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Publication numberUS5997368 A
Publication typeGrant
Application numberUS 08/958,831
Publication dateDec 7, 1999
Filing dateOct 28, 1997
Priority dateOct 28, 1997
Fee statusPaid
Also published asEP0913880A2, EP0913880A3
Publication number08958831, 958831, US 5997368 A, US 5997368A, US-A-5997368, US5997368 A, US5997368A
InventorsKeith F. Mello, H. Thomas Nelson, Gerhard P. Schwebler
Original AssigneeFramatome Connectors Usa, Inc.
Export CitationBiBTeX, EndNote, RefMan
External Links: USPTO, USPTO Assignment, Espacenet
Connector for connecting a conductor to a structural member
US 5997368 A
Abstract
A connector having a frame with an upper arm and a lower arm cantilevered from a center section to form a channel adapted to receive a section of a structural steel member. The frame has a conductor receiving area to receive a conductor therein. The conductor receiving area is located so that when the upper arm and the lower arm are compressed to grip the section of the structural steel member received in the channel, the conductor located in the conductor receiving area is crimped to the frame.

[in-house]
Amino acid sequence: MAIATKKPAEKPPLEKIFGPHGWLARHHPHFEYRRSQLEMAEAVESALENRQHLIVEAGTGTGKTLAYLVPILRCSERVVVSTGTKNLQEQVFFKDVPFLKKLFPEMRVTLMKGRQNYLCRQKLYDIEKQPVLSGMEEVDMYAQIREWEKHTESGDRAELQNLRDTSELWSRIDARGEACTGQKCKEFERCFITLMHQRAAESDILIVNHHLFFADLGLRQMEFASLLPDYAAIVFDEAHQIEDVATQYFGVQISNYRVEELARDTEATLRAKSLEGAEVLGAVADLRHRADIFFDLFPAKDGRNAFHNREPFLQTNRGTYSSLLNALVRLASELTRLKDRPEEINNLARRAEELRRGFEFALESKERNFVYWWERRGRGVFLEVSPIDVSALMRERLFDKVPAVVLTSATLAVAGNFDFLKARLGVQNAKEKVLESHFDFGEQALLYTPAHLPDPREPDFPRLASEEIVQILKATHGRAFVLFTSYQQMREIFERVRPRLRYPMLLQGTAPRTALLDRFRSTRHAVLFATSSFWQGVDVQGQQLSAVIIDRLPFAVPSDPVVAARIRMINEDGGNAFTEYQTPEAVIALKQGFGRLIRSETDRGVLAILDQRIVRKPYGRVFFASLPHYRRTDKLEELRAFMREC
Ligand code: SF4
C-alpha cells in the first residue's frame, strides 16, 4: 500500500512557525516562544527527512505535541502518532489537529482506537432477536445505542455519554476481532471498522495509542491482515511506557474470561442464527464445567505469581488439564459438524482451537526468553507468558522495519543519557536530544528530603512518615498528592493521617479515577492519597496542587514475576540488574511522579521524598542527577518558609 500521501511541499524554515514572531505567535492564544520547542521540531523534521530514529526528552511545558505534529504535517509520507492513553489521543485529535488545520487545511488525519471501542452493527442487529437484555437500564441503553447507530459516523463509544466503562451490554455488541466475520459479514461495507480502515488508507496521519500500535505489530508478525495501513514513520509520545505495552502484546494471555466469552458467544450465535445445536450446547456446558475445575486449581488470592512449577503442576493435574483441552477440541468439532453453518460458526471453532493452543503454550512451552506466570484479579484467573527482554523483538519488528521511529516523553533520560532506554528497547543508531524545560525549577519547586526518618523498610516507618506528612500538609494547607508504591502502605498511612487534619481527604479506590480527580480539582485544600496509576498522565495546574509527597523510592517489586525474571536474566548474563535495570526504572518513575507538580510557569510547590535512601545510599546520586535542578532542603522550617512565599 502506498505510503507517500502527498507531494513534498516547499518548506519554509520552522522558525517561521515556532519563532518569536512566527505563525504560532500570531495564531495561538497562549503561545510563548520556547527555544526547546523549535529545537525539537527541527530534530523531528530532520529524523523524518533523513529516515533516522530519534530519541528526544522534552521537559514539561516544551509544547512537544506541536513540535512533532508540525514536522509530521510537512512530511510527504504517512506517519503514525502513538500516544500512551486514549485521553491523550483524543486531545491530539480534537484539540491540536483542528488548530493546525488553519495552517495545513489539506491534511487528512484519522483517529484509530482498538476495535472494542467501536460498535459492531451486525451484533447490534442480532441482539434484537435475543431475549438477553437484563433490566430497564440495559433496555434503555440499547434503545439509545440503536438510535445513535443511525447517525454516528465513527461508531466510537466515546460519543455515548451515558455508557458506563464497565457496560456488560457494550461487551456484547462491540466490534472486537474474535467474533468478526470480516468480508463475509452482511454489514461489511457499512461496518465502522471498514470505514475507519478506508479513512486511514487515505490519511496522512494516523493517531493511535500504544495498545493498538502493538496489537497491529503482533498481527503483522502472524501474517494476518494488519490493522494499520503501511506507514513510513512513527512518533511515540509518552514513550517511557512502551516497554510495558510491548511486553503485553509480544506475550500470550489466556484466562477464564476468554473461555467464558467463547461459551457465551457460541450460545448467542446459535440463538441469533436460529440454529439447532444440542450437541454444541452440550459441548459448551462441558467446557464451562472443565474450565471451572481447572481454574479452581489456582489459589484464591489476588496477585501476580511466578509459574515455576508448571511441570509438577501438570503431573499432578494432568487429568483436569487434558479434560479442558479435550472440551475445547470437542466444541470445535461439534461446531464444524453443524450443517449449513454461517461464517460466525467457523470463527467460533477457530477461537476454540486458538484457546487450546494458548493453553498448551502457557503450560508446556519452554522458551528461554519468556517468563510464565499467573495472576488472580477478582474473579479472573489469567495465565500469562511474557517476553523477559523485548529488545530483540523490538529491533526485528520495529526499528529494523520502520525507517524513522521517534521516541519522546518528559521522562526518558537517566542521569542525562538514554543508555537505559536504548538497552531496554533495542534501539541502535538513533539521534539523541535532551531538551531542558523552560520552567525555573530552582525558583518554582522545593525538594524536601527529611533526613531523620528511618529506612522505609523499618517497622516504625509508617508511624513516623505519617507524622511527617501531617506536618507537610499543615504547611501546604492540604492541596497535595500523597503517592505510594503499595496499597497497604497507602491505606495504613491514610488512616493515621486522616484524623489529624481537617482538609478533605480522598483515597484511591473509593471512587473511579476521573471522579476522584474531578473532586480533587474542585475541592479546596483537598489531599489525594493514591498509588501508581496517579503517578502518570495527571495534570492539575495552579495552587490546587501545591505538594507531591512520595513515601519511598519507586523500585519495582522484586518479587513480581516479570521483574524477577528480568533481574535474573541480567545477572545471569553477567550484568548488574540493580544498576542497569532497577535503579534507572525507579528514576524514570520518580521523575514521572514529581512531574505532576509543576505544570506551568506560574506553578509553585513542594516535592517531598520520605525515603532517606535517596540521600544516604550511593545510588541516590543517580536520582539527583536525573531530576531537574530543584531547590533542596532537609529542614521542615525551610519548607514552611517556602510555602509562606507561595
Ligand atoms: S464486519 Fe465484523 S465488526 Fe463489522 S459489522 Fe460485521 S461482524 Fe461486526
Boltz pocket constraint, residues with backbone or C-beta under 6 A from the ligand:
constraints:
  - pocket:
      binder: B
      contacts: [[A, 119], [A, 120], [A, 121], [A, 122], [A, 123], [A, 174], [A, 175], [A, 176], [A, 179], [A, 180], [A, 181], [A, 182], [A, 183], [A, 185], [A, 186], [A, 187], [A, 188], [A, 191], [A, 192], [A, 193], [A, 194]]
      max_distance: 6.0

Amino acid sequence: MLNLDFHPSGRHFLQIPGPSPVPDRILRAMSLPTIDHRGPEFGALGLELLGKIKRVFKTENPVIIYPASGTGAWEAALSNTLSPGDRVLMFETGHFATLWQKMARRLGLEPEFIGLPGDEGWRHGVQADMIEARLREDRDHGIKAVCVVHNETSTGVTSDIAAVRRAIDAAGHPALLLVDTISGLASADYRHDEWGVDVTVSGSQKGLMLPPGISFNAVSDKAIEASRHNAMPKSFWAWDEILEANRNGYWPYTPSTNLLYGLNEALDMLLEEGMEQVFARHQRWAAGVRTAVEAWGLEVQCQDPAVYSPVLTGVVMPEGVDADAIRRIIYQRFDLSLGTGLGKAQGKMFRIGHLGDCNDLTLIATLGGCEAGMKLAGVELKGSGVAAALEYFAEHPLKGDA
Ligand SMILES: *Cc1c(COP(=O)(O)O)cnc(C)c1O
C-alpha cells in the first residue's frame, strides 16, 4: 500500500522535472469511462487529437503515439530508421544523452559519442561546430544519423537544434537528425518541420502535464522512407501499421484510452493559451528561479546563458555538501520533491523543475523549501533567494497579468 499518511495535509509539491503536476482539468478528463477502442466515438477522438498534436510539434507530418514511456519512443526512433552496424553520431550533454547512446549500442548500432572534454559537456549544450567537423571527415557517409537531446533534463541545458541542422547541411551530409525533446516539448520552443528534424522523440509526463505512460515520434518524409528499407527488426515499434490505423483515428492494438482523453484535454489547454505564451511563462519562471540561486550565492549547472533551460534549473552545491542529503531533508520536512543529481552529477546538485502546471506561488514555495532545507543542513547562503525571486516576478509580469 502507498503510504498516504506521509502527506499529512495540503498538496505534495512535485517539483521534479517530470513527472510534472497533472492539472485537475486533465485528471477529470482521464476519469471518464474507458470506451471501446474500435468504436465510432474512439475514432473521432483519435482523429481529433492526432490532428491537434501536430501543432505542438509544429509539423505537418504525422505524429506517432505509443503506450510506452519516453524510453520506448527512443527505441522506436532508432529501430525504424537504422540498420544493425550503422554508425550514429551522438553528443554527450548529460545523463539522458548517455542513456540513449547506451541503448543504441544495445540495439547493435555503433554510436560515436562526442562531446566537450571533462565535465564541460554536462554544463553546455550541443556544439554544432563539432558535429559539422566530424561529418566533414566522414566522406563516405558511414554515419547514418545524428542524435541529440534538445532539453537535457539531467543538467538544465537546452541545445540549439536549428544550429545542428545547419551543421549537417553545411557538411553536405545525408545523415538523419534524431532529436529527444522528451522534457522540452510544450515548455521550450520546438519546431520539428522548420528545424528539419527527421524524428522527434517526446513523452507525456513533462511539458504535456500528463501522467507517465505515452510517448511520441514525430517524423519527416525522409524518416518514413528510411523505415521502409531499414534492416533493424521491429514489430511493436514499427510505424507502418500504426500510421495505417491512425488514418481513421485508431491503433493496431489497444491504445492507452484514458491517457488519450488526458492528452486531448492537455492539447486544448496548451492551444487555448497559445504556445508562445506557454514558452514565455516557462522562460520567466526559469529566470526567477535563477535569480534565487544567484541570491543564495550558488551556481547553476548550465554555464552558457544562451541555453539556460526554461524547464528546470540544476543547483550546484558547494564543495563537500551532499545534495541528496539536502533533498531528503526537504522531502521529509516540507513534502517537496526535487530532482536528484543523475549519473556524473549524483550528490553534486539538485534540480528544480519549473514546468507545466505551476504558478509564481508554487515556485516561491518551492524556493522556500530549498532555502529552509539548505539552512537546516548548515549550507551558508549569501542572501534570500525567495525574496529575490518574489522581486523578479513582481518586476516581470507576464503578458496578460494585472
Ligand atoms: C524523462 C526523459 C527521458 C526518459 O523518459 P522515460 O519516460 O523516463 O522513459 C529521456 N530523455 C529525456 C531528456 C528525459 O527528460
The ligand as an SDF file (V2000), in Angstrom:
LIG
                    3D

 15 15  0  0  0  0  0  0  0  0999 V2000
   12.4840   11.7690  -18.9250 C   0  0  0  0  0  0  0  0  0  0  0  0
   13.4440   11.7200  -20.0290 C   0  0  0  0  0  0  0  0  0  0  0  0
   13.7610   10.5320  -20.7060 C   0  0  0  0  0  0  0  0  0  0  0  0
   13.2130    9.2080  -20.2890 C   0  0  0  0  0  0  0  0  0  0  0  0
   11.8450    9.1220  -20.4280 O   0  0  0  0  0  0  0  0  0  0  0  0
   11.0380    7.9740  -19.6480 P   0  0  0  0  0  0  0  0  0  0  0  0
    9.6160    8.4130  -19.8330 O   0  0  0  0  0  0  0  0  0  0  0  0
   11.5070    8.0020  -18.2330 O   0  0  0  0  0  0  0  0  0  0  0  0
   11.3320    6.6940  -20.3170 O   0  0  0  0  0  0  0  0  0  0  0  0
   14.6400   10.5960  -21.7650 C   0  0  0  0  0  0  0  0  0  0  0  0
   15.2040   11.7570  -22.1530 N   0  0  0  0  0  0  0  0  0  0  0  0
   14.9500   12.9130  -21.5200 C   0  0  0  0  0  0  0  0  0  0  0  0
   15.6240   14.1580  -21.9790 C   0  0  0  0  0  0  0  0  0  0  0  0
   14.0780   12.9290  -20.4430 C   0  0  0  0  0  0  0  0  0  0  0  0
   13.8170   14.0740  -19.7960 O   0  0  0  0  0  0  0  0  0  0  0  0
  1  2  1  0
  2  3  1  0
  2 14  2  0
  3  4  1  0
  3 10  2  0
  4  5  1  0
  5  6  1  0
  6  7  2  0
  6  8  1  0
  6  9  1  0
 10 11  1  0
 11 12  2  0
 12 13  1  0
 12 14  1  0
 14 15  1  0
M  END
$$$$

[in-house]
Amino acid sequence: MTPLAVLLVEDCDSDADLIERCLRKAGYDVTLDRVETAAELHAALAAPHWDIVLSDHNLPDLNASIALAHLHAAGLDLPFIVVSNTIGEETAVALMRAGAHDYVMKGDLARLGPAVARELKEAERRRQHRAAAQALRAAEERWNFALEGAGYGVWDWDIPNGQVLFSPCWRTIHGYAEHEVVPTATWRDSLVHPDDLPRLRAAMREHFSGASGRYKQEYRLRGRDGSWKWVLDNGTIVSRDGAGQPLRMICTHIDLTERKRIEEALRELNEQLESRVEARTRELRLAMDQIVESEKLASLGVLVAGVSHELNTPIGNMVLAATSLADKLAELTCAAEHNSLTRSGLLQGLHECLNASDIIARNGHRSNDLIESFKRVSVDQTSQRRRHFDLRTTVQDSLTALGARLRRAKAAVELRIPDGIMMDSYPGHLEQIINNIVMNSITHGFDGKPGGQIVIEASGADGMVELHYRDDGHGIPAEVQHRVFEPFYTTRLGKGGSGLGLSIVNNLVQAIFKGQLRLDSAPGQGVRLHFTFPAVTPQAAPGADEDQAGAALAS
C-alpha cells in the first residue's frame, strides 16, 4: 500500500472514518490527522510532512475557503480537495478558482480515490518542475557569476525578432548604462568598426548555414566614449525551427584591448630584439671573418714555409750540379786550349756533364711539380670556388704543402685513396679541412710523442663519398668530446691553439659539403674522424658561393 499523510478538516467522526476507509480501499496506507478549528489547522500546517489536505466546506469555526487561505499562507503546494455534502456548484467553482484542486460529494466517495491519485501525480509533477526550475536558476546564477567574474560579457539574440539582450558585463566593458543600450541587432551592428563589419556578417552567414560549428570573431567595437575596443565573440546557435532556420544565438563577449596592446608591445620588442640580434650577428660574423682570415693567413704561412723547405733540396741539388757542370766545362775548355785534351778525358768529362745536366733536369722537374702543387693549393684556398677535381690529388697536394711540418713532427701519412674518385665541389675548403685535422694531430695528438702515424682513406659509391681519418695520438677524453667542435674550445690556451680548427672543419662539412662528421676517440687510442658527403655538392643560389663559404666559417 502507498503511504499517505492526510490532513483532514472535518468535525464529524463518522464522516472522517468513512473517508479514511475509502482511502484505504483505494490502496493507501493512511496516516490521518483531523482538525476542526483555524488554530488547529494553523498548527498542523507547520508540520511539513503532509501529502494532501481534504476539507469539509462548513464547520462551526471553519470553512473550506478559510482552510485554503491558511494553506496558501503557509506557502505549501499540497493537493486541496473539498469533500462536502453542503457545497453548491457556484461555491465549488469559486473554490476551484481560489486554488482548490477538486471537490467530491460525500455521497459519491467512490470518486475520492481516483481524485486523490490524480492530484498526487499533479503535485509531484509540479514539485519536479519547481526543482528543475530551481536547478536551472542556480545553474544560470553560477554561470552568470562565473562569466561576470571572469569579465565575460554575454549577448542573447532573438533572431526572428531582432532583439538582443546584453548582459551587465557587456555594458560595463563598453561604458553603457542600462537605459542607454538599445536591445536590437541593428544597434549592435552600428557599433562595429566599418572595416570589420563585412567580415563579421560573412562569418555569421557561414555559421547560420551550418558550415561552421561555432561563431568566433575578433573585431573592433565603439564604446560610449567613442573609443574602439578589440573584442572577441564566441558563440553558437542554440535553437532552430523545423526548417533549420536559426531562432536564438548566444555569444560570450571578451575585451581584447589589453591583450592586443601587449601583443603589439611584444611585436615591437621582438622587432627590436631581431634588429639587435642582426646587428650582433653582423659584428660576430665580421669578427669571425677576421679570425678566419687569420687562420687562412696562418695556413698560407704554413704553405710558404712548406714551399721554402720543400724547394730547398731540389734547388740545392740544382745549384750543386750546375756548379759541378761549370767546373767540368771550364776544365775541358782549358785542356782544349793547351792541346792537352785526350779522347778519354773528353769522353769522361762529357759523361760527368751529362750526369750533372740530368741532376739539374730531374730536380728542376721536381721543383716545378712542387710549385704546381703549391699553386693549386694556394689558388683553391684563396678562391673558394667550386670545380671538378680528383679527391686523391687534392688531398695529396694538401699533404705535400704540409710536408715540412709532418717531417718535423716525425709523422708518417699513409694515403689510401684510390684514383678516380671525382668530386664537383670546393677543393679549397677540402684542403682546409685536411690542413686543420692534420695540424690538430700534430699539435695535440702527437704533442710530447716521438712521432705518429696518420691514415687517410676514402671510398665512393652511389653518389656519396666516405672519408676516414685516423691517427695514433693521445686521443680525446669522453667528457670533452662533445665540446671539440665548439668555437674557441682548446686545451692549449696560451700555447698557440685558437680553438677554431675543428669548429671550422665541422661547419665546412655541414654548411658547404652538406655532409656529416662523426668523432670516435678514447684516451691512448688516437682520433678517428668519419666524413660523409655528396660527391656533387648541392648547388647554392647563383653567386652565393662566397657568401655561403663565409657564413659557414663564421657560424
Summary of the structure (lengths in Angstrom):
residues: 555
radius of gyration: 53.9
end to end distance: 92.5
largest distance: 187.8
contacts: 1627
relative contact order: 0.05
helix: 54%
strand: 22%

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Claims(10)
What is claimed is:
1. In a grounding connector having a frame adapted for clamping to a flange of a structural member, the frame having a general U shape with an upper arm and a lower arm cantilevered from a center section to form opposite sides of the U shaped frame, the opposite sides of the U shaped frame being adapted to clasp therebetween the flange of the structural member when the U shaped frame is clamped to the flange, wherein the improvement comprises: